After nearly 15 years, Toyota is finally giving its full-size pickup a modern rework. The company unveiled the third-generation 2022 Toyota Tundra on Sunday, Sept. 19, showcasing a harder-working pickup with more modern tech inside and out—including a new hybrid powertrain.
Toyota is attempting to entice buyers of the full-size truck with a bold new design. Hard body lines, an oversized grille, and a completely reworked interior bring the truck into the 21st century. They’ve even made the off-road capable performance trim, the TRD Pro, alluring thanks to a factory-installed lightbar integrated into its front end.
It’s not all about looks, though. One of the biggest changes is under the hood, and it’s perhaps the most enticing thing that buyers will find in the updated Tundra. In addition to the traditional gasoline-powered offering, Toyota has also added a hybrid powertrain offering, melding the instant torque and efficiency of an electric motor with the raw power of the internal combustion engine. This all new “i-Force Max” setup, as Toyota calls it, has become the flagship engine choice for the higher-trimmed Tundras, and it’s not about chasing miles per gallon, either—it’s about the seamless integration of electric power.
The outgoing Tundra, which has been around since 2014 and slotted just above the smaller Tacoma pickup, packs a rather thirsty 5.7-liter “i-Force” V8 engine capable of 381 horsepower and 401 pound-feet of torque. While quite competent, it demands a ton of fuel to satisfy the bottomless powertrain, especially when it gets a combined EPA rating of just 14 miles per gallon.
Toyota’s new Tundra does a bit of downsizing in the engine department without sacrificing on power. Engineers have updated the pickup’s base engine by replacing two of its cylinders with turbochargers, resulting in an 3.5-liter twin-turbo V6 that puts down 389 horsepower and 479 lb-ft. And while Toyota hasn’t announced the anticipated fuel economy for the new Tundra, it’s likely that nearly two decades of engineering have improved that number just a little bit.
Most interestingly, for those seeking a bit more capability, Toyota is also offering the very same 3.5-liter V6 in a hybrid configuration. Rather than touting about the Tundra’s improved fuel economy, the automaker has instead decided that it’s better to focus on power.
With its gasoline engine complemented by an electric motor mounted at the bellhousing of its 10-speed automatic transmission, the Tundra’s impressive i-Force Max powertrain gains an additional 48 horsepower and 104 lb-ft of torque. Thanks to the electric motor and twin-turbochargers, the power comes on very low in the rev range, meaning that all 437 HP and 583 lb-ft of torque are available as early as 2,400 RPM.
Toyota says that this configuration is ideal for towing when drivers need additional power for heavy loads. It’s also likely extremely satisfying when driving around town in one of the Tundra’s “Sport” driving modes. The electric motor helps to provide instantaneous torque, especially below 18 miles per hour.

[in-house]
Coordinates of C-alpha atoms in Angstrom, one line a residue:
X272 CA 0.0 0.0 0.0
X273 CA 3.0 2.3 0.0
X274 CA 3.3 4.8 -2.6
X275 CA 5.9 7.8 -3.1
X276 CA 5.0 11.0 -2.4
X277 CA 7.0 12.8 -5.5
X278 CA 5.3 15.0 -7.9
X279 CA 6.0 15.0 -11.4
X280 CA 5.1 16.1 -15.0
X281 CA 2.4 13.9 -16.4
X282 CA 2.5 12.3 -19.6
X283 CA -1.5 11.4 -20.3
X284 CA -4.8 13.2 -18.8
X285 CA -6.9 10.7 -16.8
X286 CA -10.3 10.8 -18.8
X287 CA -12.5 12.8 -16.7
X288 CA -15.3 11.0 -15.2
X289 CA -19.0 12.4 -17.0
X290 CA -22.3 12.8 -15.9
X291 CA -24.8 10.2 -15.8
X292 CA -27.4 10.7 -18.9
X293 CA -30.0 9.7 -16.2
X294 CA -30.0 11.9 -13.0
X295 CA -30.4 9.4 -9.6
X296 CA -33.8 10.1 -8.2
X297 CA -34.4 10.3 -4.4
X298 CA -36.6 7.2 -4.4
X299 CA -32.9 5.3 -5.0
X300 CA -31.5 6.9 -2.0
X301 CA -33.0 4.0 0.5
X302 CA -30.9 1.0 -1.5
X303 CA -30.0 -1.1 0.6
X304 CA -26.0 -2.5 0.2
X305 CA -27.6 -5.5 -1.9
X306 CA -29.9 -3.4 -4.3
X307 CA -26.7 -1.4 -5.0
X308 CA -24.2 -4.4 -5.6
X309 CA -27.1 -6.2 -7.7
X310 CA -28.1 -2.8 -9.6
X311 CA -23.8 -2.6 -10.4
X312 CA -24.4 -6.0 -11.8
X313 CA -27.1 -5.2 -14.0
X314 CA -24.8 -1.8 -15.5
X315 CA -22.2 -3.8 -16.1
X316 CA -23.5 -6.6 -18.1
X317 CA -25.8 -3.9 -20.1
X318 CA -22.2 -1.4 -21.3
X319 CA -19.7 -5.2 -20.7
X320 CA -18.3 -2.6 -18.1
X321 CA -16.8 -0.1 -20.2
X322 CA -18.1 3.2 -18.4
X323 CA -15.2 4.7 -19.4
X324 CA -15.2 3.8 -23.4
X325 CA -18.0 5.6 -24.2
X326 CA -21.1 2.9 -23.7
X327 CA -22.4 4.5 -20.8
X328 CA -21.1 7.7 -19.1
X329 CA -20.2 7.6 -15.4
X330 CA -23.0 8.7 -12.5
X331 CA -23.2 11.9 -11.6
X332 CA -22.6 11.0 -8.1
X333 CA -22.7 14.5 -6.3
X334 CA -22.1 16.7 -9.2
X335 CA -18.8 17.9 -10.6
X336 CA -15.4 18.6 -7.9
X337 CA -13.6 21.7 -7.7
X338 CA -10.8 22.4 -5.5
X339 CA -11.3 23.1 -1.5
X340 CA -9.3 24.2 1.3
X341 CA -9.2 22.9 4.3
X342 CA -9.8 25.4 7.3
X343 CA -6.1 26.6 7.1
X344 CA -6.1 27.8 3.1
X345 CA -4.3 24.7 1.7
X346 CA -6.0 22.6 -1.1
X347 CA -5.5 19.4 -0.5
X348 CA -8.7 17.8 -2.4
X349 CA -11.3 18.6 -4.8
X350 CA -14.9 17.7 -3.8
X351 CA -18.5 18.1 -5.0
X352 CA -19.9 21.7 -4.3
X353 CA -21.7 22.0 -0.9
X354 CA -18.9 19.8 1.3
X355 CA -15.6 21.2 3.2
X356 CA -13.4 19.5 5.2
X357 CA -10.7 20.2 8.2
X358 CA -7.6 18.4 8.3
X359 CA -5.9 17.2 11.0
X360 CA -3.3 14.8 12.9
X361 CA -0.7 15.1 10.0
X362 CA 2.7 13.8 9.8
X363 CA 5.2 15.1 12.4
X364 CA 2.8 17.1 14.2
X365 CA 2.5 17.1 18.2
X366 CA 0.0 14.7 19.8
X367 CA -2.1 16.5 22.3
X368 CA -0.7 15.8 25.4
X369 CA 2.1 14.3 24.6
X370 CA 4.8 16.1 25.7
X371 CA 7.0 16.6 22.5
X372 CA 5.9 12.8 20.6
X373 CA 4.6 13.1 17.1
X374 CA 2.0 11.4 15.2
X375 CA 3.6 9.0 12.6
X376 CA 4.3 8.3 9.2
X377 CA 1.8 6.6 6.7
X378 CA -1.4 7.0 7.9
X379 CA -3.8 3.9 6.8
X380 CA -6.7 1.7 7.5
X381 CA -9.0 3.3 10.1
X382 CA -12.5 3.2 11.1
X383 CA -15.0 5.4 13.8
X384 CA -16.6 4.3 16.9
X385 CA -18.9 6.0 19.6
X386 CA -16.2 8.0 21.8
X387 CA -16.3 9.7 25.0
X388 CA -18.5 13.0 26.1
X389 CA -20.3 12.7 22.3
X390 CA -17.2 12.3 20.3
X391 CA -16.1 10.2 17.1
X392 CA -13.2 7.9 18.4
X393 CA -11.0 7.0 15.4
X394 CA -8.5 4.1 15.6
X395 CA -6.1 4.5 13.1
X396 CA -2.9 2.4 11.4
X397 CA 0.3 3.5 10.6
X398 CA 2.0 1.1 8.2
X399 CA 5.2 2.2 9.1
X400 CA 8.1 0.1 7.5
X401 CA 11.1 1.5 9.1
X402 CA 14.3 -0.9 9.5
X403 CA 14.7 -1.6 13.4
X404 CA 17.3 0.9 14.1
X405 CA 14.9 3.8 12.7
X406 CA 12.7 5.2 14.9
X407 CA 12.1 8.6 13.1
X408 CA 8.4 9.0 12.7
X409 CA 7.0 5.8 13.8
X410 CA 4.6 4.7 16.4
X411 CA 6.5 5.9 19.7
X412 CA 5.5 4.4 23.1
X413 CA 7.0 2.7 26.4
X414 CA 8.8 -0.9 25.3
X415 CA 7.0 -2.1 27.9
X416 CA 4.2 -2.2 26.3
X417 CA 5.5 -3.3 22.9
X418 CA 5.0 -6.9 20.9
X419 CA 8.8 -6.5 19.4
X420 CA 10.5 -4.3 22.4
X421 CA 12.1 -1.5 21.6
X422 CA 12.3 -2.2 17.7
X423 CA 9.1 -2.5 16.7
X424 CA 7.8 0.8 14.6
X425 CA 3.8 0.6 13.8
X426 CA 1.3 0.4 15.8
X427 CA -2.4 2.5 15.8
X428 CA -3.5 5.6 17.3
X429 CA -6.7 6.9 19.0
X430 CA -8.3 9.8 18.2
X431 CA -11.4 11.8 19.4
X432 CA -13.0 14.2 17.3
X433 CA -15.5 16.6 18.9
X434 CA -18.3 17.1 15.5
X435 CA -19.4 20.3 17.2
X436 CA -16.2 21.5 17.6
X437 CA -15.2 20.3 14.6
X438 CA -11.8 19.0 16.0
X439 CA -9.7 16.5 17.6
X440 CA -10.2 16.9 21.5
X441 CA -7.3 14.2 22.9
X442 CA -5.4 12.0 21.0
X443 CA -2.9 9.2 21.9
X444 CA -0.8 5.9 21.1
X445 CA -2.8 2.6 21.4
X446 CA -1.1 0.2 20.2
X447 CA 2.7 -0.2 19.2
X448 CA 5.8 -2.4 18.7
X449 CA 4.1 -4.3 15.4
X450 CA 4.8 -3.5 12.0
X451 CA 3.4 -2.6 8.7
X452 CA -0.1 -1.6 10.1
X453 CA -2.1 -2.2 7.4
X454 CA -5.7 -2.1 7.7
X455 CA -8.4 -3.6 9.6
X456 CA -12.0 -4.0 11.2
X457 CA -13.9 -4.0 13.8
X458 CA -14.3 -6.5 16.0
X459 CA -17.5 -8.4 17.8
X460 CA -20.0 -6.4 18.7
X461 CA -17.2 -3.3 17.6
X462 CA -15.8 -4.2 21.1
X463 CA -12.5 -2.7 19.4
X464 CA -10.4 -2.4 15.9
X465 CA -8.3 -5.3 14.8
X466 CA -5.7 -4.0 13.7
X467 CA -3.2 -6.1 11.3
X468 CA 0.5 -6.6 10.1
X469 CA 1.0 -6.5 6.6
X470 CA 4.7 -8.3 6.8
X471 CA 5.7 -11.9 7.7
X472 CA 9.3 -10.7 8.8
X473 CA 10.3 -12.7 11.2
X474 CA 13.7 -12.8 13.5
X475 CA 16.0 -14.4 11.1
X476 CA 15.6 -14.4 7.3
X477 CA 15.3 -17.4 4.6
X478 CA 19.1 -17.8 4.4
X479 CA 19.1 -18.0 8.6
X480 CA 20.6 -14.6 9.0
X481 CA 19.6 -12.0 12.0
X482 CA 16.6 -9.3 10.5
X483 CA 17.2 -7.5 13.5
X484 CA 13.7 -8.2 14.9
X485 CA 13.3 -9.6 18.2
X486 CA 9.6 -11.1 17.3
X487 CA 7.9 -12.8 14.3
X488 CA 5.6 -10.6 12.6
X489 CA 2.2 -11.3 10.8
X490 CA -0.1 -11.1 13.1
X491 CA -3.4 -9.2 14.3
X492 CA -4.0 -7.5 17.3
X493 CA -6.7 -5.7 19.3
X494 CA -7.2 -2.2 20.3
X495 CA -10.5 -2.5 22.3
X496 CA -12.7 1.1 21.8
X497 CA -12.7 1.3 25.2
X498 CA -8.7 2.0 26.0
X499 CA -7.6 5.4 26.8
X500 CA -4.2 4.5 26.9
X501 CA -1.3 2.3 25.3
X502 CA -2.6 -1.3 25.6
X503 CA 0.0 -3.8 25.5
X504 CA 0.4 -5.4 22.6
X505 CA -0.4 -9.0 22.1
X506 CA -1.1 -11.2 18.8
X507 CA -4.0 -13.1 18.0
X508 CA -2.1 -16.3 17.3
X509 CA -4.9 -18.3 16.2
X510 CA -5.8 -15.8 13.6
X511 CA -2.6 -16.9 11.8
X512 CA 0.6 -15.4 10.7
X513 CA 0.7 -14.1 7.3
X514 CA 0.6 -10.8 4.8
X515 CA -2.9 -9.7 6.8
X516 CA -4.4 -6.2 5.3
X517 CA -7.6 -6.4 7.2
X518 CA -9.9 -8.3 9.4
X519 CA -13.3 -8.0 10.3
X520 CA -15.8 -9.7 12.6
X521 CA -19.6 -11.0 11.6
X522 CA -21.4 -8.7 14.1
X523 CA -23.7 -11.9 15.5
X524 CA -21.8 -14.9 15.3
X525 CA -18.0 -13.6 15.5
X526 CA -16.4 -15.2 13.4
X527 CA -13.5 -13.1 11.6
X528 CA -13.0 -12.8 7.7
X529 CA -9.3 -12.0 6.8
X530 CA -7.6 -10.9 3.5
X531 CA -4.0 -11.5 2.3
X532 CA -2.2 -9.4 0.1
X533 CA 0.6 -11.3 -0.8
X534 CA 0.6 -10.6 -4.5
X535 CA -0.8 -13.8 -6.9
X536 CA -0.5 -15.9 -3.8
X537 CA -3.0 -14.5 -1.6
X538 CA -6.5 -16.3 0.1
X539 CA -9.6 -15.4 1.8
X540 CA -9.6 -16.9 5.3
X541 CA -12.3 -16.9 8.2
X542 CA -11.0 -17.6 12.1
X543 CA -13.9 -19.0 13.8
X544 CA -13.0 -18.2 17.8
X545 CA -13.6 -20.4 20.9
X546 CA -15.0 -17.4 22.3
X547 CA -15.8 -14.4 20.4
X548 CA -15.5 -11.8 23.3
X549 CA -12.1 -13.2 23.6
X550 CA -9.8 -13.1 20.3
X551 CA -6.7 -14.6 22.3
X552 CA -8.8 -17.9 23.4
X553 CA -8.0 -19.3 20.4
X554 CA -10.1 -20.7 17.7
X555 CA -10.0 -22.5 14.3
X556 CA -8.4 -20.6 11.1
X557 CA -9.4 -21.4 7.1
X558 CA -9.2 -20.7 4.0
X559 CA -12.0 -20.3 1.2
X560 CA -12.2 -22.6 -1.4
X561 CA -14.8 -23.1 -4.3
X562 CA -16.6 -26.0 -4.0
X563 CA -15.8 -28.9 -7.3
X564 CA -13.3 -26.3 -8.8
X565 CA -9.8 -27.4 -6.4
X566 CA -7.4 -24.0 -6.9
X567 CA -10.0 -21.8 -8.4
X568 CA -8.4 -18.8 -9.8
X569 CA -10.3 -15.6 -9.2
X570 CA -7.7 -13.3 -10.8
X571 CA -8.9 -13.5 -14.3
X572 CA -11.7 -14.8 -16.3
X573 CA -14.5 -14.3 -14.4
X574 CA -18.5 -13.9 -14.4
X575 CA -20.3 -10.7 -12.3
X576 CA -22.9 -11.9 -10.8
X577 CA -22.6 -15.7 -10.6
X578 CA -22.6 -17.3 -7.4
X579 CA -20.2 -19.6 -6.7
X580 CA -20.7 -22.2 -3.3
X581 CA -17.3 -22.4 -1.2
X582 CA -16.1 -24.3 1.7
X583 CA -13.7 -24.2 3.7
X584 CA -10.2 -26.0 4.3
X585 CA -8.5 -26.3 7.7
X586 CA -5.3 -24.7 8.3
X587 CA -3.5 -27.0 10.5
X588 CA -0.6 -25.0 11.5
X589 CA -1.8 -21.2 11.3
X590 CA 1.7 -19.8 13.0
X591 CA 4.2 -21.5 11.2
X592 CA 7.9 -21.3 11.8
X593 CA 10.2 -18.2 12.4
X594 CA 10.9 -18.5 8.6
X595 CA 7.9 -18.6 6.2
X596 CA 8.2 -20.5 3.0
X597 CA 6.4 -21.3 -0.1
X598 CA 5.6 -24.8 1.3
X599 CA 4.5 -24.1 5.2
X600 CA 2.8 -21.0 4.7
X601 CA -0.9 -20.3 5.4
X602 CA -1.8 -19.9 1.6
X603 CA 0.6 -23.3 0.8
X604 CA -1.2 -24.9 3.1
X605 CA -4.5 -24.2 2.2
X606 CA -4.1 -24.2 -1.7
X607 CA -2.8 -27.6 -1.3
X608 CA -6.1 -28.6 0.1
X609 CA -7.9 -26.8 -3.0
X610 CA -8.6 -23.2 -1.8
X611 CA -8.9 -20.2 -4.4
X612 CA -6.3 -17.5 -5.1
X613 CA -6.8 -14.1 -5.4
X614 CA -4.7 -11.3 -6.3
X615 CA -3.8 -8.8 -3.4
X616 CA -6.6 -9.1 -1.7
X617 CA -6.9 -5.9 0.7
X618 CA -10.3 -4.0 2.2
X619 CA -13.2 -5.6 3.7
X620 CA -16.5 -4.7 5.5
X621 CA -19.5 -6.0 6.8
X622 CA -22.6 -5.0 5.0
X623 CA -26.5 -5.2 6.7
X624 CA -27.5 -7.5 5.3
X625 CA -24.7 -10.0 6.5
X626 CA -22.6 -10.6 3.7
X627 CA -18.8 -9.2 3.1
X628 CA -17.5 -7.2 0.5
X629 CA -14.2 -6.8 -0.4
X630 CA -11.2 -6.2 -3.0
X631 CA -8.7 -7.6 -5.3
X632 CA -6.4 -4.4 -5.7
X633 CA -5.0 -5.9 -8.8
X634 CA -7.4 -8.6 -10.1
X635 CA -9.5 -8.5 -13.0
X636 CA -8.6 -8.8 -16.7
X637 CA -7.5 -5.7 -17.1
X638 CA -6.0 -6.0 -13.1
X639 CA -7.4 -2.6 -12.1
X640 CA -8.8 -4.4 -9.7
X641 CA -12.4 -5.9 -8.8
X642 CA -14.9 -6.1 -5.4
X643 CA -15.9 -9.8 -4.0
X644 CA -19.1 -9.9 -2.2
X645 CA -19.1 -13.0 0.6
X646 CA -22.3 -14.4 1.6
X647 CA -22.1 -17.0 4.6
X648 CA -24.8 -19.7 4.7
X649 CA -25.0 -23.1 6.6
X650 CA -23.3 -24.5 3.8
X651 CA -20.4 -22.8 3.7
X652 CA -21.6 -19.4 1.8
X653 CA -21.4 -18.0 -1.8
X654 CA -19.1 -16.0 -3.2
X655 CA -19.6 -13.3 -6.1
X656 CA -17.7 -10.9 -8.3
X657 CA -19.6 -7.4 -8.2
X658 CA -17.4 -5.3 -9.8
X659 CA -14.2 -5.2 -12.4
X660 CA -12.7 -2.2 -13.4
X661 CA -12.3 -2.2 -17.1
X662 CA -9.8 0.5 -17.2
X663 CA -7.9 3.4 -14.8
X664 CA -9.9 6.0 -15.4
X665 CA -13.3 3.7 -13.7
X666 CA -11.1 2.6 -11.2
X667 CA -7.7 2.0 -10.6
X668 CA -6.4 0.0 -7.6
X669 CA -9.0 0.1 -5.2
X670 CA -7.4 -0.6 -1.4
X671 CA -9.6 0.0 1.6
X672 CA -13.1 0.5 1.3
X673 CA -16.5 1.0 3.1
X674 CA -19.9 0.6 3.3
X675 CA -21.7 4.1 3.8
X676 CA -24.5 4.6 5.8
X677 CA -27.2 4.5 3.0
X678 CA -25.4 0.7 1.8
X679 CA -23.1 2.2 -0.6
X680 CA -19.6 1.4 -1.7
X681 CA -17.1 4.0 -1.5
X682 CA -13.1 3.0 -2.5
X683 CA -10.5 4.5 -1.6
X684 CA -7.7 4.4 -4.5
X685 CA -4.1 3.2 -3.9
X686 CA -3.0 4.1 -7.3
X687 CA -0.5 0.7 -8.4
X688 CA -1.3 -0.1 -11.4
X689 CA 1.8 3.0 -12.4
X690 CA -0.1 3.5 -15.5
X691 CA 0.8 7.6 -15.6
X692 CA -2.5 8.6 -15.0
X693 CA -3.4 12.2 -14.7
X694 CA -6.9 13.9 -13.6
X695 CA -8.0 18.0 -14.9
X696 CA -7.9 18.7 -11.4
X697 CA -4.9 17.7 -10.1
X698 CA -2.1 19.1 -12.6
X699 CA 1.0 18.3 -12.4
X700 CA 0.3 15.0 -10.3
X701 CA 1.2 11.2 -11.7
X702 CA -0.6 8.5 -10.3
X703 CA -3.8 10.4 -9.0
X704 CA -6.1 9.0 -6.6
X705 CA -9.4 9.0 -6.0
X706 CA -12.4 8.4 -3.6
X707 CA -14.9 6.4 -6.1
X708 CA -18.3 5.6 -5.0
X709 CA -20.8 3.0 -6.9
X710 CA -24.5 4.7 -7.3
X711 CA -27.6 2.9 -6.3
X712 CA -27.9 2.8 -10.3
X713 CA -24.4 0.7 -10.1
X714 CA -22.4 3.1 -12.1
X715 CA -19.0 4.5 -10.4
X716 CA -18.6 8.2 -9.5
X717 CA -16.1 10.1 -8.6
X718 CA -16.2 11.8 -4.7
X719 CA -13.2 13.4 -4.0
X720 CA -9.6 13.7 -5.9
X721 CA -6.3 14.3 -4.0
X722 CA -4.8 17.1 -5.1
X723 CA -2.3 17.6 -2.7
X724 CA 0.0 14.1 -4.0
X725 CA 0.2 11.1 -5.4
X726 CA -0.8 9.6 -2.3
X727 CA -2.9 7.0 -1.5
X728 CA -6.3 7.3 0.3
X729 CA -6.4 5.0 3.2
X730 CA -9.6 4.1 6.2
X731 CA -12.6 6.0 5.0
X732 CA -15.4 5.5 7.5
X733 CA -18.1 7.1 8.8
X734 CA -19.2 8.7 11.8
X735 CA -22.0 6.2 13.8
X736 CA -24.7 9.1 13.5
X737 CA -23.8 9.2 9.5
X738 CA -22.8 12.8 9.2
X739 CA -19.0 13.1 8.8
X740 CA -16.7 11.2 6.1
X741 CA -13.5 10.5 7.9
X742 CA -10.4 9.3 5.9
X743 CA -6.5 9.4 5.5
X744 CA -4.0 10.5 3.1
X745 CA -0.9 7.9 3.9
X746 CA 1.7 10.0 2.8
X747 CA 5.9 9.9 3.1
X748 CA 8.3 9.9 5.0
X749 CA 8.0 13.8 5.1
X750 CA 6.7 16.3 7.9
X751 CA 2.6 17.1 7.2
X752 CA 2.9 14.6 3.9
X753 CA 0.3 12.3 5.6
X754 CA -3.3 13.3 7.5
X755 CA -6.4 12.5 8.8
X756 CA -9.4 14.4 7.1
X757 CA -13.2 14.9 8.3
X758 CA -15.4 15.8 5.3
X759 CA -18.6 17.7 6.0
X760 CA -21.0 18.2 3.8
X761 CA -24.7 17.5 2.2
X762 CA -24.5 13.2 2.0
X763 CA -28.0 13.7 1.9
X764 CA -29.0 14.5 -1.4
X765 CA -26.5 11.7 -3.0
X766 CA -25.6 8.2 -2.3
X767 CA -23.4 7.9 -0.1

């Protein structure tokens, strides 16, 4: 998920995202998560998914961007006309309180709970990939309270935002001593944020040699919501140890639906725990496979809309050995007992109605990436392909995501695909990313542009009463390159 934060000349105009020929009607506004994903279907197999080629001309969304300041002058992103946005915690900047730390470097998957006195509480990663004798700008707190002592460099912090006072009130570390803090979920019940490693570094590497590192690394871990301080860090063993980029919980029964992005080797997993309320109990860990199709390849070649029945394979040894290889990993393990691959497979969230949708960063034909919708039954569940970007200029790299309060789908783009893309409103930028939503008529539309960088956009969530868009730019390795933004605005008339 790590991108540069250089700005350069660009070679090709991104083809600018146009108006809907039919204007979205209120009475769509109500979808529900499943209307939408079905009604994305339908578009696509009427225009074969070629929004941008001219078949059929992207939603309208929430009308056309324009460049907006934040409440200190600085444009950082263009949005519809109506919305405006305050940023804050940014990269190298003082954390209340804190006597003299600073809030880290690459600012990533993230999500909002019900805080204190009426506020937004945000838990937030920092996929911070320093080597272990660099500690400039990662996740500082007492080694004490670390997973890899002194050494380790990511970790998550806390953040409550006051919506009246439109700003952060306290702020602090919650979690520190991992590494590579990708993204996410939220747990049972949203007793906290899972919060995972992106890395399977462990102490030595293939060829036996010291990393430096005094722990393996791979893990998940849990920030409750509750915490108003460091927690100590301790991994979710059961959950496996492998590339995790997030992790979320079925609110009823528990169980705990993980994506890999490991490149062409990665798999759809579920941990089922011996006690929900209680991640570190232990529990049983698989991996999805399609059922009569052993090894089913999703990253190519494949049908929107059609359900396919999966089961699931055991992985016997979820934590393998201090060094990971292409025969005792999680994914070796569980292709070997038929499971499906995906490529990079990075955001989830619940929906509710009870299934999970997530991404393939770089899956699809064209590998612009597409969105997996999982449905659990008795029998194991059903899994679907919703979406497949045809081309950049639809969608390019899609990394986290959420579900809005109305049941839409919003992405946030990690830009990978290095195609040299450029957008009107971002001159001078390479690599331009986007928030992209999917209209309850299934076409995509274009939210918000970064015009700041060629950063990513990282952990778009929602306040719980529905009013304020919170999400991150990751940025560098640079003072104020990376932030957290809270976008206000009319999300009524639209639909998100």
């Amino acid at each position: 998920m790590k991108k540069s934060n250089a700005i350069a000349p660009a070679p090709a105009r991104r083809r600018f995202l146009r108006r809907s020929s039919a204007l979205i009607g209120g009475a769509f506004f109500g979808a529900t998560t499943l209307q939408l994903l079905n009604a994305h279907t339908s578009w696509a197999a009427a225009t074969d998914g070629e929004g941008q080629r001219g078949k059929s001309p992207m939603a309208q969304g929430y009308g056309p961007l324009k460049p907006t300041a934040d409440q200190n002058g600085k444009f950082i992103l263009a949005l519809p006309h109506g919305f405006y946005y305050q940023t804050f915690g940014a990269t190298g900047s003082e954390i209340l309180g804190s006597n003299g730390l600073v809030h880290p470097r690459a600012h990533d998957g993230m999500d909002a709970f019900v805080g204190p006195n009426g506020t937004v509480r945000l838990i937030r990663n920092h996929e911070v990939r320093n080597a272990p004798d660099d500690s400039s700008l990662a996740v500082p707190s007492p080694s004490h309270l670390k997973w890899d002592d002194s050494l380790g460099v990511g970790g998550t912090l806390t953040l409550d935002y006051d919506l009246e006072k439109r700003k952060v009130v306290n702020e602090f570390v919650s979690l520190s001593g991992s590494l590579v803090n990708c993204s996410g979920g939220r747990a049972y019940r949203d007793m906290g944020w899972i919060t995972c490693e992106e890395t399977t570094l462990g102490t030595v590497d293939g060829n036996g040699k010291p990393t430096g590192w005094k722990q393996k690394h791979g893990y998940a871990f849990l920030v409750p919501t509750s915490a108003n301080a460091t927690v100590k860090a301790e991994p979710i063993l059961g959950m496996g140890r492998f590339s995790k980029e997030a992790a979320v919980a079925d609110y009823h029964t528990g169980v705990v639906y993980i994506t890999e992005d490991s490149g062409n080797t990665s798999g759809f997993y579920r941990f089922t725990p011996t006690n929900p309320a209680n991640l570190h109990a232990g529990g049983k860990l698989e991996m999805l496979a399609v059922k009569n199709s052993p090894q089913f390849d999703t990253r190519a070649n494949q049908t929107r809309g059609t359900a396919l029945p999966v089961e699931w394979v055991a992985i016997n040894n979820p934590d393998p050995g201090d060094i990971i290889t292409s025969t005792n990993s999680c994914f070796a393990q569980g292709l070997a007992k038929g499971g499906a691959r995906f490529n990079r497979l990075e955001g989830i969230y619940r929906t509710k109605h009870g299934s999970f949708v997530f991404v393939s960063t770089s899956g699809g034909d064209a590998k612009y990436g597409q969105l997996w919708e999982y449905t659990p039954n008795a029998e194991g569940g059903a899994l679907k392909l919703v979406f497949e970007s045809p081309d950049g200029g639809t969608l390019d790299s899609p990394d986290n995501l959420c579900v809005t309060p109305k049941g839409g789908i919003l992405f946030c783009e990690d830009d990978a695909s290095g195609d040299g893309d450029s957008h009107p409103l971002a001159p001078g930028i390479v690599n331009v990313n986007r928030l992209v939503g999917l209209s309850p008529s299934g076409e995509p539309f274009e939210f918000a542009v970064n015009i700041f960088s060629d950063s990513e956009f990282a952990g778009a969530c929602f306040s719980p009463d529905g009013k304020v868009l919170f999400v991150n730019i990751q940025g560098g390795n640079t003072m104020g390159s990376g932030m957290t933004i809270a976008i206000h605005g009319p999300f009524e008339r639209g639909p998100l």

When the driver’s right foot calls for it, the twin-turbo V6 begins to take over and works together with the inline electric motor to provide power all across the rev range. Much like the all-wheel-drive equipped Toyota Prius, the Tundra uses a nickel-metal hydride battery to power its hybrid system. The Tundra does get a slightly larger battery pack, though, with the ability to store 1.87-killowatt-hours of electricity versus the Prius’ 1.2-kWh battery. However, that battery pack is stashed underneath of the rear seat, which could potentially impact the truck’s ever-so-important under-seat storage space.
Toyota appears to be directly targeting the Ford F-150 Hybrid. Both platforms use twin-turbo V6s that produce near-identical power, both have 10-speed automatic transmissions, and both have a sub-2-kWh battery pack. The Tundra, however, takes the cake in the power department by just 7 HP and 13 lb-ft of torque. It also has a battery pack with a slightly higher capacity, winning that round by just 0.37-kWh.
Power aside, there are a few areas where the Tundra will come up short. For example, it doesn’t offer an on-board generator such as what comes standard on an F-150 Hybrid. Nor does it offer an optional hands-free driver assistance feature like Super Cruise on the upcoming 2022 Chevy Silverado.
The Tundra also has less towing and payload capacity when stacked up against the most brawny configurations of other half-ton pickups. The current model year Chevrolet Silverado 1500, Ford F-150 Hybrid, and Ram 1500 Hybrid can all haul more than the Tundra despite Toyota increasing the limit of both for the truck’s 2022 redesign.
That’s not to say that the Tundra is an inferior truck—it’s plenty capable, and definitely a welcomed refresh given the current generation’s nearly 15-year stay. Plus, additions like a coil-based multi-link rear suspension sacrifice a bit of towing capacity while adding increased comfort and car-like driving dynamics, something which may cater to the buyers of the Tundra and actually bolster sales for those not needing to tow heavy loads.
The new 2022 Toyota Tundra will go on sale later this year, though delivery dates, pricing, and an actual fuel economy rating have yet to be announced.
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